The Allman Brothers Band: The Road Goes on Forever
By the time the group’s live effort Wipe the Windows, Check the Oil, Dollar Gas was released in 1976, the Allmans had disbanded. They reunited in 1978 with guitarist “Dangerous” Dan Toler, who had played with Betts in his band Great Southern, and released Enlightened Rogues in early 1979. But some indefinable spark was missing, and the band’s music grew weaker over the course of two uncompelling albums recorded for Arista: 1980’s Reach for the Sky and 1981’s Brothers of the Road.
DOWD We tried very hard to reach the classic sound on Enlightened Rogues. We worked our fingers to the bone.
TRUCKS That band just didn’t work. The chemistry wasn’t there. The only reason the first album [Reach for the Sky] was half successful was that Tom Dowd worked so hard.
BETTS We just could not measure up to the original band. Even when we had some great players, there was a pull, a tension. The unity was lacking. And we didn’t have another slide guitarist, so I played slide, which I never really liked, and which also took away from the sound of my guitar.
BUTCH TRUCKS At Arista, [label founder] Clive Davis tried to turn us into Led Zeppelin and brought in outside producers, and it just kept getting worse.
BETTS When the music trend started turning away from blues-oriented rock toward synthesizer-based dance music arrangements, the record company started to dictate what type of record we could make, and we got caught up in that whole thing. A guy like Eric Clapton has a way of being a chameleon, of finding songs that keep him in the forefront and surviving through times when the kind of music he loves to play isn’t popular. The Allman Brothers Band was never able to do that. We either sounded like our band or we didn’t. The band never really had anything special when we’re not able to do the instrumental jams and improvisation—which were kind of taken away from us for a while. We were even asked not to mention southern rock in an interview or wear hats onstage.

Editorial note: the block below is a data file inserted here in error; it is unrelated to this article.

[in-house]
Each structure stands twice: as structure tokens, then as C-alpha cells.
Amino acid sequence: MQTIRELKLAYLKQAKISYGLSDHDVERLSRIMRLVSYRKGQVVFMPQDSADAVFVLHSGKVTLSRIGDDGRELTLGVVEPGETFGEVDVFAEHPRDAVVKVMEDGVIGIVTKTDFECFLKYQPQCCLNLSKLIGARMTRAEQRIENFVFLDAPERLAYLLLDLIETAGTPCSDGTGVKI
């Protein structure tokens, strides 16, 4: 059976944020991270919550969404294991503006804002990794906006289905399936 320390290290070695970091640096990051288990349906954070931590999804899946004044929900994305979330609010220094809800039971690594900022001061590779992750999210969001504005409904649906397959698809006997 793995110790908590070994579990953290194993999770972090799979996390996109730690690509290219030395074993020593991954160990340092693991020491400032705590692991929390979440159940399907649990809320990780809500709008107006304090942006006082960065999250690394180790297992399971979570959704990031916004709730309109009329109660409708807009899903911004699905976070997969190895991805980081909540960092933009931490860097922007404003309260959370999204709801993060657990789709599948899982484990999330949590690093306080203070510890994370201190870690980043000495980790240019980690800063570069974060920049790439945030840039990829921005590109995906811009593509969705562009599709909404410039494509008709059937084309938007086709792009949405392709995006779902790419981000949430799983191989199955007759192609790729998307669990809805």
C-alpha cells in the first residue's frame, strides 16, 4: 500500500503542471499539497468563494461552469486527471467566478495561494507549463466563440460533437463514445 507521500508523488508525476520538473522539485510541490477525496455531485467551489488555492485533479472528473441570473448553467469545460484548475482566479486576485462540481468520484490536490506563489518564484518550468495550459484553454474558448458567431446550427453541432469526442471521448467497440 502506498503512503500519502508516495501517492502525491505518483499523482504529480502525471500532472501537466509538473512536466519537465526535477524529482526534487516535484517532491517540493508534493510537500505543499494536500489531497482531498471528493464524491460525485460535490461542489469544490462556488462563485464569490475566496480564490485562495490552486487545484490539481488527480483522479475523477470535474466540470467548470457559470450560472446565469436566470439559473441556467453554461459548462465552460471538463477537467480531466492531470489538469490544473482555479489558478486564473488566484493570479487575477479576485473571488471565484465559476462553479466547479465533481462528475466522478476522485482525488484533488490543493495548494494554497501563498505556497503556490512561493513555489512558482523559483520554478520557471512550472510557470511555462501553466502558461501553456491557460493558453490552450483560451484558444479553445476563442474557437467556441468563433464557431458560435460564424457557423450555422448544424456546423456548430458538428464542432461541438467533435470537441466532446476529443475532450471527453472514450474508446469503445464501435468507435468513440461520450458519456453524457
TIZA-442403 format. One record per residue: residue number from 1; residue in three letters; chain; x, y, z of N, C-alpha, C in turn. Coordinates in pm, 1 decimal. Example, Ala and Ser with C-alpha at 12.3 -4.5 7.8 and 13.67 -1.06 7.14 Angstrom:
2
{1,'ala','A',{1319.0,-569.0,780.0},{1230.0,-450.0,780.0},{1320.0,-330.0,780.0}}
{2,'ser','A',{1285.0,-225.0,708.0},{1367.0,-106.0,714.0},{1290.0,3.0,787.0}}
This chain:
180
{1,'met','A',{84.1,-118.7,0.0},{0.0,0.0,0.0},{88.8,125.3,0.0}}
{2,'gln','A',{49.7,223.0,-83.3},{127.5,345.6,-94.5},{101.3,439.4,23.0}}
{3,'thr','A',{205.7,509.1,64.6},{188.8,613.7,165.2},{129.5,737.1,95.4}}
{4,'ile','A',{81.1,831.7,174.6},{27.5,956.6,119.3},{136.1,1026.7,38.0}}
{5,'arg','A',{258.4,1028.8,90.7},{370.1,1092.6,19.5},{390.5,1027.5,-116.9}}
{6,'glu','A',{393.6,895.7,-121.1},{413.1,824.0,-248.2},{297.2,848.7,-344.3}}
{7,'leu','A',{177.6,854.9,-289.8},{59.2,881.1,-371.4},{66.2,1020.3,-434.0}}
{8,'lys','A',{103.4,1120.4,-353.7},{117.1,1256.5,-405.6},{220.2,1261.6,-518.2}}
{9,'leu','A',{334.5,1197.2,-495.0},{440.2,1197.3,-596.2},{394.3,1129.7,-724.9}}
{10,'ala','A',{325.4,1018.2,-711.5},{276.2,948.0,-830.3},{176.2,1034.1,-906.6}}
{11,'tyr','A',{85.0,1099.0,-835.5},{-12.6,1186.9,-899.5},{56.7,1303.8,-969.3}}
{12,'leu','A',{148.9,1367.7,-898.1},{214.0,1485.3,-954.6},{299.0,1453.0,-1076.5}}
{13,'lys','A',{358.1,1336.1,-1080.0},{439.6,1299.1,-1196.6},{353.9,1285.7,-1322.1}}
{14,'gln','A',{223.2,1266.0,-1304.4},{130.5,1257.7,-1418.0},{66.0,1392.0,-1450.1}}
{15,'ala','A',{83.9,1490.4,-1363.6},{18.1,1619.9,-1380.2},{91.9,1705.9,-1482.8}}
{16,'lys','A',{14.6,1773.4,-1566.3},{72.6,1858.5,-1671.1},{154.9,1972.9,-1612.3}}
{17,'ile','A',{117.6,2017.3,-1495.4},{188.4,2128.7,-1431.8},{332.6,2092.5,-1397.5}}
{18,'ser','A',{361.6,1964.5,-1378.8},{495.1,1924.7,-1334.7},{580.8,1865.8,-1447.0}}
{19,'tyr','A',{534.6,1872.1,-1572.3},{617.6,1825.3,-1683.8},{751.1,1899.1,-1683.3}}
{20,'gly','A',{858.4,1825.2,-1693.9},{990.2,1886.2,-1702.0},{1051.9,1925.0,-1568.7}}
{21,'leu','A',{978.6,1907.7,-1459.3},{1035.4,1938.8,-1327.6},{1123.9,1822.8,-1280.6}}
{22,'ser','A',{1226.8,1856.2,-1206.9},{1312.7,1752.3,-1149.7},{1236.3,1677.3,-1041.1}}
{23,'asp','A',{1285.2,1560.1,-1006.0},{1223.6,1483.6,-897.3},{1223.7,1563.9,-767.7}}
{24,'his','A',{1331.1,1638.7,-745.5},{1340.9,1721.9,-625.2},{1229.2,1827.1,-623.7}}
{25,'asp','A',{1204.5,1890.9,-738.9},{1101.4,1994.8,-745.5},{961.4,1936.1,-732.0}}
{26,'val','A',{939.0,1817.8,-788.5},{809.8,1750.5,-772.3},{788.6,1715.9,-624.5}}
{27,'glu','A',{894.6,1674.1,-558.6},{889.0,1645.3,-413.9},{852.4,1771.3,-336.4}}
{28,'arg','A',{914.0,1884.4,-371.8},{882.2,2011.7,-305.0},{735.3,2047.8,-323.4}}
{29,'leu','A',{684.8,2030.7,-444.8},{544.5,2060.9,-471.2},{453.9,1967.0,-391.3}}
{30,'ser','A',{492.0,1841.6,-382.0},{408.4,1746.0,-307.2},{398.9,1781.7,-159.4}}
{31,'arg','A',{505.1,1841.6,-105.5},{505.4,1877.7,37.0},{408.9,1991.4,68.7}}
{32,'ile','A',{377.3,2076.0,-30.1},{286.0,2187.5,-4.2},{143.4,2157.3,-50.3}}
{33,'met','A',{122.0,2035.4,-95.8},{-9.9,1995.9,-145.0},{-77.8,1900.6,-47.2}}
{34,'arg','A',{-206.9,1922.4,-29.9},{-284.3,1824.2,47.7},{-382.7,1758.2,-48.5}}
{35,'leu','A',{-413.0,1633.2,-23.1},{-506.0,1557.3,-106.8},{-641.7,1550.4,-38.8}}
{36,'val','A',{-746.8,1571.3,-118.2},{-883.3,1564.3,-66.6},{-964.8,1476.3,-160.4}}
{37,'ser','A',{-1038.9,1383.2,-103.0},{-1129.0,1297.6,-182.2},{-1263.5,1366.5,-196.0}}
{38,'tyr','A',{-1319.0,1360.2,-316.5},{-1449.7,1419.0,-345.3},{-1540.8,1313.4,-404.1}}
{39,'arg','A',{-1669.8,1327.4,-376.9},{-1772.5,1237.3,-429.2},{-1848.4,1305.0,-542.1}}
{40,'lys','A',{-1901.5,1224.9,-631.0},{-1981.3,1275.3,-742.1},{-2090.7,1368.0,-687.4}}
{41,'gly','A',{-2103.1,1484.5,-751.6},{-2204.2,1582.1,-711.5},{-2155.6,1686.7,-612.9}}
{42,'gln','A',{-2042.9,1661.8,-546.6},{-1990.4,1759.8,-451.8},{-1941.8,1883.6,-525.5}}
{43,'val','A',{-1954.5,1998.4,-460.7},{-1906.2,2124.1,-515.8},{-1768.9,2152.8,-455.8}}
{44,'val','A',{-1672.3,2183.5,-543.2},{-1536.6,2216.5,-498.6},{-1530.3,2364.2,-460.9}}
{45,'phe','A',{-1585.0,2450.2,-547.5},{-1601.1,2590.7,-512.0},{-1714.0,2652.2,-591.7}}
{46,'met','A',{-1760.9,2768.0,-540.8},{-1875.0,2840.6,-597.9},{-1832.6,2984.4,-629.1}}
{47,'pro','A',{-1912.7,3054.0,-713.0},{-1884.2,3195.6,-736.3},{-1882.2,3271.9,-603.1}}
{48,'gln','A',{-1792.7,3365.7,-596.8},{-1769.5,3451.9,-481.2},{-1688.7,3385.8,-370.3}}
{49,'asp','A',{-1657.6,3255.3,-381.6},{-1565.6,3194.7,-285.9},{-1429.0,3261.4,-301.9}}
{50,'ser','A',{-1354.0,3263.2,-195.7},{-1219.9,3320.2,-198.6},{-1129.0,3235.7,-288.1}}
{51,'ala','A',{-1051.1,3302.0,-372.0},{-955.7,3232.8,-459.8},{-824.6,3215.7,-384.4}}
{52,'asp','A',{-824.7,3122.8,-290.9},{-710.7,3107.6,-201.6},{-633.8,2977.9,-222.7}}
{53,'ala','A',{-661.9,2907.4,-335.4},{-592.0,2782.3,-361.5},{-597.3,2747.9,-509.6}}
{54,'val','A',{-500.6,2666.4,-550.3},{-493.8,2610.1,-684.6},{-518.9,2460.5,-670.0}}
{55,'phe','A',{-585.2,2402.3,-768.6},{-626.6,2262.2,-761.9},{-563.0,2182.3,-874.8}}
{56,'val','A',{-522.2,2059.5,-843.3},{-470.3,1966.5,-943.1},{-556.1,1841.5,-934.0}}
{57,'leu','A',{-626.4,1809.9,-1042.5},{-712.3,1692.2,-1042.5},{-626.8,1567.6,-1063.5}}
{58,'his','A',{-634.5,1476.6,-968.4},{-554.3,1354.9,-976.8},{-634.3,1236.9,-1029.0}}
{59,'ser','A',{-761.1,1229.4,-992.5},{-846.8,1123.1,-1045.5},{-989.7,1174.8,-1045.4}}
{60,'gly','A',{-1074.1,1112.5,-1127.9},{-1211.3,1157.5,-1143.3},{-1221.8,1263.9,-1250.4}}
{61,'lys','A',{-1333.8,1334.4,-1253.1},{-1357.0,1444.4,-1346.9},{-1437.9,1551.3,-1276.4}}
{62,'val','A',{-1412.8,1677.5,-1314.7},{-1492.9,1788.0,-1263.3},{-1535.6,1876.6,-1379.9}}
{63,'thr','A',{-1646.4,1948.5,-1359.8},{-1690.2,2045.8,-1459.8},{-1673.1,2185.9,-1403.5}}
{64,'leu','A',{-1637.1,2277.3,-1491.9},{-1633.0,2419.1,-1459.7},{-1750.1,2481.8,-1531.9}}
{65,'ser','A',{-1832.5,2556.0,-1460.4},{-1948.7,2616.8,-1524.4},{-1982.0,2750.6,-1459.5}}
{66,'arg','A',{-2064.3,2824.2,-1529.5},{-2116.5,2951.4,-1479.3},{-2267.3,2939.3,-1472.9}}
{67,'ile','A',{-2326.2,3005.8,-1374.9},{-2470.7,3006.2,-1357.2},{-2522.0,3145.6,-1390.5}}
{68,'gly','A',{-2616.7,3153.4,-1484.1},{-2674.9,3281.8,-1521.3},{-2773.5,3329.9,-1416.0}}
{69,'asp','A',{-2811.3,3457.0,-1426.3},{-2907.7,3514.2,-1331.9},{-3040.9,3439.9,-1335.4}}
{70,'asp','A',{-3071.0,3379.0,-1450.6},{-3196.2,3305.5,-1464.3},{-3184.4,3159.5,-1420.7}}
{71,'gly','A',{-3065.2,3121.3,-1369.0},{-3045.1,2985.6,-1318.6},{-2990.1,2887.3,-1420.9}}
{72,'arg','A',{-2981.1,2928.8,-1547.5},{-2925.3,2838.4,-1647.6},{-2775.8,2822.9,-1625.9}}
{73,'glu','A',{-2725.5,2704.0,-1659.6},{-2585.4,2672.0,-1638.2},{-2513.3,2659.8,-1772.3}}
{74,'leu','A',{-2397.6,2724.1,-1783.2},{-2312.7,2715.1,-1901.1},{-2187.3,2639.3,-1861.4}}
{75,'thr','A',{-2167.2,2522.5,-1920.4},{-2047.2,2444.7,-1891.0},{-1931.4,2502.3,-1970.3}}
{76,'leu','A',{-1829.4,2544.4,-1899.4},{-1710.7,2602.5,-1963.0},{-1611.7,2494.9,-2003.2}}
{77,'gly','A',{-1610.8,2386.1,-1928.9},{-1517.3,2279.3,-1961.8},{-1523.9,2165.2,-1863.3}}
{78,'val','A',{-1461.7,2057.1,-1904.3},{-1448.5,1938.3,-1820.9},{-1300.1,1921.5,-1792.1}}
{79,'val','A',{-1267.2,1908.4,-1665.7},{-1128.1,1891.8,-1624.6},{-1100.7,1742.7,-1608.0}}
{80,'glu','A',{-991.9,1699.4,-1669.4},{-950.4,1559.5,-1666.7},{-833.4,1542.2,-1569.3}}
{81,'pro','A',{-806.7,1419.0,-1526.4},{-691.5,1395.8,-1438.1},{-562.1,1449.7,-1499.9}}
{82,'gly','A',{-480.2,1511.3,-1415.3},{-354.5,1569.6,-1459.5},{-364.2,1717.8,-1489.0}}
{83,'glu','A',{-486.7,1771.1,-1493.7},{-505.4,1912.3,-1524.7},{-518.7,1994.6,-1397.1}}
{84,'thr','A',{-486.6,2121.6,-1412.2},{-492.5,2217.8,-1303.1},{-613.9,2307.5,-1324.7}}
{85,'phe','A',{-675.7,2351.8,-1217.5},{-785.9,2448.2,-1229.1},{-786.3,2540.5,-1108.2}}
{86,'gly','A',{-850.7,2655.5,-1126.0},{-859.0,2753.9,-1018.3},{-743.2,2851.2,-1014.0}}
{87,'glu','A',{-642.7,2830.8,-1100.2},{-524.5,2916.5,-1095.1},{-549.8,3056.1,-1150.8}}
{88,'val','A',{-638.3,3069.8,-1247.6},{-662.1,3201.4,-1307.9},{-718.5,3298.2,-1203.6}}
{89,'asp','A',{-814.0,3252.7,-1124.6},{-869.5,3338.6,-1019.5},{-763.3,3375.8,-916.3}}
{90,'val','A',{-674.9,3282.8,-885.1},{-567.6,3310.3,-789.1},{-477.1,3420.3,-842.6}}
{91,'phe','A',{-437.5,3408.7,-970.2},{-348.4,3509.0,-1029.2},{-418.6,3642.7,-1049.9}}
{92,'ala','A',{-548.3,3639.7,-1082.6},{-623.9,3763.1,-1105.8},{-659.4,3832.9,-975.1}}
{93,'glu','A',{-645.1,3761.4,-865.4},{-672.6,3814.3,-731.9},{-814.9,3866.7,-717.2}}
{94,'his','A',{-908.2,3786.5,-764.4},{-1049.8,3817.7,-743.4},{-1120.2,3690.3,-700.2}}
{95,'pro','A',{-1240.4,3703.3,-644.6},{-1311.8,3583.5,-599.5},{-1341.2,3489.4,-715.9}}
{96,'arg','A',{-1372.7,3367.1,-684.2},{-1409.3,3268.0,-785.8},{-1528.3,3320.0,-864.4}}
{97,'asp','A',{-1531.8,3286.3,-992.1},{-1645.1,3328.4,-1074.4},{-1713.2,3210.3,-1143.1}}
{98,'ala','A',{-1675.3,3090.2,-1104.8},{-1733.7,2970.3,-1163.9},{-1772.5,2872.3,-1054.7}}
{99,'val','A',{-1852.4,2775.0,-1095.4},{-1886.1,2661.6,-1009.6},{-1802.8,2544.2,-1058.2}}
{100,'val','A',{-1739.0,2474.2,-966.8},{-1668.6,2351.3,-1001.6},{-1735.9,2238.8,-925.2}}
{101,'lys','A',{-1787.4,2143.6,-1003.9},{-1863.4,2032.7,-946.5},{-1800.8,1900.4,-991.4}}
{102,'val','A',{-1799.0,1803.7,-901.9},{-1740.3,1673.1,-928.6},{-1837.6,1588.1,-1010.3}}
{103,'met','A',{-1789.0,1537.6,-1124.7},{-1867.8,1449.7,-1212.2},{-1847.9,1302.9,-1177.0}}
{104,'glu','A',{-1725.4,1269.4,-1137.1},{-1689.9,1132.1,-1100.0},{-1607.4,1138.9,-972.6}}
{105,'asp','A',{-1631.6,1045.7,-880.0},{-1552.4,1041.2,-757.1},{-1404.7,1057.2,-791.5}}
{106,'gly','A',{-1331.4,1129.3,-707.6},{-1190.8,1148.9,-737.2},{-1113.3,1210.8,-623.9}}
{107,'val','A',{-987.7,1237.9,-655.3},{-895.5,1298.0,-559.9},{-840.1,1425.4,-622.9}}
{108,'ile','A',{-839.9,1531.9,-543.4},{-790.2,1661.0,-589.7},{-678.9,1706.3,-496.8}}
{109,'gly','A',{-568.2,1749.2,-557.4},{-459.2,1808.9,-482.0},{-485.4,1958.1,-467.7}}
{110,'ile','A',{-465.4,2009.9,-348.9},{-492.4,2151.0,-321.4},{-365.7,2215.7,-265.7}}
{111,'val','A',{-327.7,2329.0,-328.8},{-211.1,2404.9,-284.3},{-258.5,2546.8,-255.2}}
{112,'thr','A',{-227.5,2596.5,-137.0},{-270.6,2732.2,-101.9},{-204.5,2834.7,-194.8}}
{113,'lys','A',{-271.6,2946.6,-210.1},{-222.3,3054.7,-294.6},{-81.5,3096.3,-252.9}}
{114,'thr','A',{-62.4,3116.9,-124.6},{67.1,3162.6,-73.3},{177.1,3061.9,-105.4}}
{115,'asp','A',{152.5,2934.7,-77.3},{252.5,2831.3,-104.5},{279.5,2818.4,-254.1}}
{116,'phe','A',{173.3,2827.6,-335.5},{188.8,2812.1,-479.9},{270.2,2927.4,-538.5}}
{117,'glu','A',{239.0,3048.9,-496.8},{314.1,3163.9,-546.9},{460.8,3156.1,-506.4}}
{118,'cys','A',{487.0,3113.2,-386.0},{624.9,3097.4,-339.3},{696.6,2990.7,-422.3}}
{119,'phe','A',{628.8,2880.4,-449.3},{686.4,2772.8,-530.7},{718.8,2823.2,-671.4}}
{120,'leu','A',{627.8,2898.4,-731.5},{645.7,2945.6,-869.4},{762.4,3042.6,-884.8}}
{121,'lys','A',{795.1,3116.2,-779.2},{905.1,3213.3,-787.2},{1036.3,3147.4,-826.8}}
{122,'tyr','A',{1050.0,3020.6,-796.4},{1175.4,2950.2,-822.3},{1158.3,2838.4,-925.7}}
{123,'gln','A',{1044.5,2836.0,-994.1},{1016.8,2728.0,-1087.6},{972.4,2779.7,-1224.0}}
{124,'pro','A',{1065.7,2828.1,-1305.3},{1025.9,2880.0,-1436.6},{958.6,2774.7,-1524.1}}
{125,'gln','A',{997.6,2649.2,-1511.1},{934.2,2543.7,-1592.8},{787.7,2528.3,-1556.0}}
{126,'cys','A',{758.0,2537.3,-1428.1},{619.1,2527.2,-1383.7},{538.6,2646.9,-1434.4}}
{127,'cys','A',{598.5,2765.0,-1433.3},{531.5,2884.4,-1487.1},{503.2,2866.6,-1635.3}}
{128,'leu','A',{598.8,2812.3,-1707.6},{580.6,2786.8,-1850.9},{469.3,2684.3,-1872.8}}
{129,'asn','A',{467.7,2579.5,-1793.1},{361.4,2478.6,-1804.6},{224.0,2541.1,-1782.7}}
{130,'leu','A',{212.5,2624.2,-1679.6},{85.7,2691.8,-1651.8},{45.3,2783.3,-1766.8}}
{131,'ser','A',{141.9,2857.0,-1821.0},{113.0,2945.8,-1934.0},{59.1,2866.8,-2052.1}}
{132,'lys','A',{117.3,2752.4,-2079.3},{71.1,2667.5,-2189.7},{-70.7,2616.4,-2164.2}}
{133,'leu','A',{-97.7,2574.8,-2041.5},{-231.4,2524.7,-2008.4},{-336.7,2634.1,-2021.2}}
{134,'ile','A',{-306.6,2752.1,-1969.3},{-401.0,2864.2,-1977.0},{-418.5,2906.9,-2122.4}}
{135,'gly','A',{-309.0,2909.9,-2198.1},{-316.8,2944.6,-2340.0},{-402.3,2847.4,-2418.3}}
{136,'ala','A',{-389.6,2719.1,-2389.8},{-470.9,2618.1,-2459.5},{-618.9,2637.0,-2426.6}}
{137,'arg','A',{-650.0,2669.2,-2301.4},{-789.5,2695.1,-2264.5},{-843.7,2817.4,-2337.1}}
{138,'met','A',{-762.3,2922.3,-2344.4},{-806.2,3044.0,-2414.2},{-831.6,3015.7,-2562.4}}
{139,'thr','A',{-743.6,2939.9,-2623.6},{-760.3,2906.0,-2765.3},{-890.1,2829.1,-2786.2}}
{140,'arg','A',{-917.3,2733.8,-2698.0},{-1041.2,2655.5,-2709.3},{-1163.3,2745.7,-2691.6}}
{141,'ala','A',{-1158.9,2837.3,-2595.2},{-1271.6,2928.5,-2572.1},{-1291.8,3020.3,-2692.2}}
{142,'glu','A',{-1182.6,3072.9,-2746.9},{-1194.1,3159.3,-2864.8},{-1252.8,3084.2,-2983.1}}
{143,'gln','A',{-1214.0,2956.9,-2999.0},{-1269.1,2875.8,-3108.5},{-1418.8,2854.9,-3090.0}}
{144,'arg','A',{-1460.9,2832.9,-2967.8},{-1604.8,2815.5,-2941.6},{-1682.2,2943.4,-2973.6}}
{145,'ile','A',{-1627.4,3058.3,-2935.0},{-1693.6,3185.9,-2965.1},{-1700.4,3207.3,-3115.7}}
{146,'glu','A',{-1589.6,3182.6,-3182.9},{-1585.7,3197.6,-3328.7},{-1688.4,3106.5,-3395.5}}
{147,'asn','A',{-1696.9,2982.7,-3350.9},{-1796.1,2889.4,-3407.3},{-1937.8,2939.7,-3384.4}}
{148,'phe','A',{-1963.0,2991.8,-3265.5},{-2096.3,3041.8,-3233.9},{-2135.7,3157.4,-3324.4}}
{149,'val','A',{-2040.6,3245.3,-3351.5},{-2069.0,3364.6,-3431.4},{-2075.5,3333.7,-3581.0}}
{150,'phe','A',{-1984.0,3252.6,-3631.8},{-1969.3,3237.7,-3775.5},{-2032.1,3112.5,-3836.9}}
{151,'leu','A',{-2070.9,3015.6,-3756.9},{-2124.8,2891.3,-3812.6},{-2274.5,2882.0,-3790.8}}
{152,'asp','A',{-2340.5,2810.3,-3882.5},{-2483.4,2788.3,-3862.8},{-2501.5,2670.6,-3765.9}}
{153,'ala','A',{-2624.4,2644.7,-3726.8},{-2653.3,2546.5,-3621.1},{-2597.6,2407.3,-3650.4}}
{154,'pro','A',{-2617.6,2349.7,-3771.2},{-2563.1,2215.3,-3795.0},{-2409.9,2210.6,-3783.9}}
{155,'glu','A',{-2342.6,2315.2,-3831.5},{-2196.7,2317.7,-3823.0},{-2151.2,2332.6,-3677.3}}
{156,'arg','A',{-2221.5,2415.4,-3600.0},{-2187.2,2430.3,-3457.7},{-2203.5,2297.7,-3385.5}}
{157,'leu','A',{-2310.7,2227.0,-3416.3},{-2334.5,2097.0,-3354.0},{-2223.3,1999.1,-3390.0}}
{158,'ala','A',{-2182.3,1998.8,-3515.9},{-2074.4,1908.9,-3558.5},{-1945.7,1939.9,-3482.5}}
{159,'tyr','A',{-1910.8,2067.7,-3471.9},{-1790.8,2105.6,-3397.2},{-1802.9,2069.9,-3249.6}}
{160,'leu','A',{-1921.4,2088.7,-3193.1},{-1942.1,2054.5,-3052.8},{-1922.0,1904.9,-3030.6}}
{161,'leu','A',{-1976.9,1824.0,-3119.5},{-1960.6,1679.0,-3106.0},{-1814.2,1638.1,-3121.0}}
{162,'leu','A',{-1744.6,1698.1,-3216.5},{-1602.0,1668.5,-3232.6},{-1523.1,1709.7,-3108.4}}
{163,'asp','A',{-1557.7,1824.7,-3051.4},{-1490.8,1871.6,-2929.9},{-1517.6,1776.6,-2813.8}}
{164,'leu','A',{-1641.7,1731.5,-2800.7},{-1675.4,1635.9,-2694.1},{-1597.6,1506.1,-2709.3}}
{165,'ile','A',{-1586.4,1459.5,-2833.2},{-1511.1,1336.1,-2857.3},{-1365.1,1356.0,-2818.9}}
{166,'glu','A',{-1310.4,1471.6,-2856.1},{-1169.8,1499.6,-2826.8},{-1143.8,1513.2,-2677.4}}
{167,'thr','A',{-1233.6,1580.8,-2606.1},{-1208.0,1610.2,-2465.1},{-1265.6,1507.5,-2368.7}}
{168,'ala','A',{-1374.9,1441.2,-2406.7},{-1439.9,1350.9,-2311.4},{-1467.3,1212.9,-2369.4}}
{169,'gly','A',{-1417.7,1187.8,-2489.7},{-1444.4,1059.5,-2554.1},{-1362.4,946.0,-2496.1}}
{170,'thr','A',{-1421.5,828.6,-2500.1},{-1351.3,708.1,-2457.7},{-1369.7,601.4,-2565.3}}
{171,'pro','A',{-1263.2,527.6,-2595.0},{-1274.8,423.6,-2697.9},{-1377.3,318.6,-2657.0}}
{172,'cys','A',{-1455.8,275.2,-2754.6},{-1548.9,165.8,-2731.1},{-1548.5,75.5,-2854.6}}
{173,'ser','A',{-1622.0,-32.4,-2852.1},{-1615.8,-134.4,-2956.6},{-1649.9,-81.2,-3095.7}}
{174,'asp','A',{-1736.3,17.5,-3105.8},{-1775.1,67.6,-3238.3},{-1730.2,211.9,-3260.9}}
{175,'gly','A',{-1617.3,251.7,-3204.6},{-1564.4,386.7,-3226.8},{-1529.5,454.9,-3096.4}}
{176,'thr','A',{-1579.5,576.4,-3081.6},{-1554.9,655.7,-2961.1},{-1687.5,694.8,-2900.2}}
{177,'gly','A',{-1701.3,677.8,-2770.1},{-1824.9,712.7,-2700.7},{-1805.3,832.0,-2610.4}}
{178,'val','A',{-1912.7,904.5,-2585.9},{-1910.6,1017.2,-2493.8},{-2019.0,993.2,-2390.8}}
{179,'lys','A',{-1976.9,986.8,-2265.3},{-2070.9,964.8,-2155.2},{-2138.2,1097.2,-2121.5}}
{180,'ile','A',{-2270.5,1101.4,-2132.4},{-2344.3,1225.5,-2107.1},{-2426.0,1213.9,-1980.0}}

ALLMAN Arista tried to throw us into doing something that we weren’t. The whole music scene of the Eighties just wasn’t conducive to our music at all. We cut two albums and…it was very frustrating. Embarrassing, really.
BETTS We broke up in ’81 because we decided we better just back out or we would ruin what was left of the band’s image.
Throughout the Eighties, the members of the Allman Brothers Band toured with different groups. By the end of the decade, the new classic rock radio format had given the Allman Brothers’ great songs renewed prominence, while the 1989 four-album Dreams box set shone a light on their legacy. Epic Records, which had both Gregg Allman and Dickey Betts under contract, suggested an ABB reunion. The band took to the road with two new players: guitarist Warren Haynes, who had played with Betts for several years, and bassist Allen Woody, who was hired after open auditions.
BETTS Classic rock stations really brought the Allman Brothers back, and Stevie Ray Vaughan opened the whole thing up. He just would not be denied and kept making those traditional urban blues records. He just shoved blues down people’s throats, and they got to likin’ it. He just kicked the door open.
I remember how beautiful it made me feel to hear him on the radio. And I think that a lot of other people felt the same way and were more ready for us to reappear. The Who were touring, and the Stones were getting ready to hit the road. CBS wanted us to get back together because everyone else was doing it. But it wasn’t nearly that simple. We knew we had to go slow, to see if the music was up to snuff and whether we really wanted to do it.
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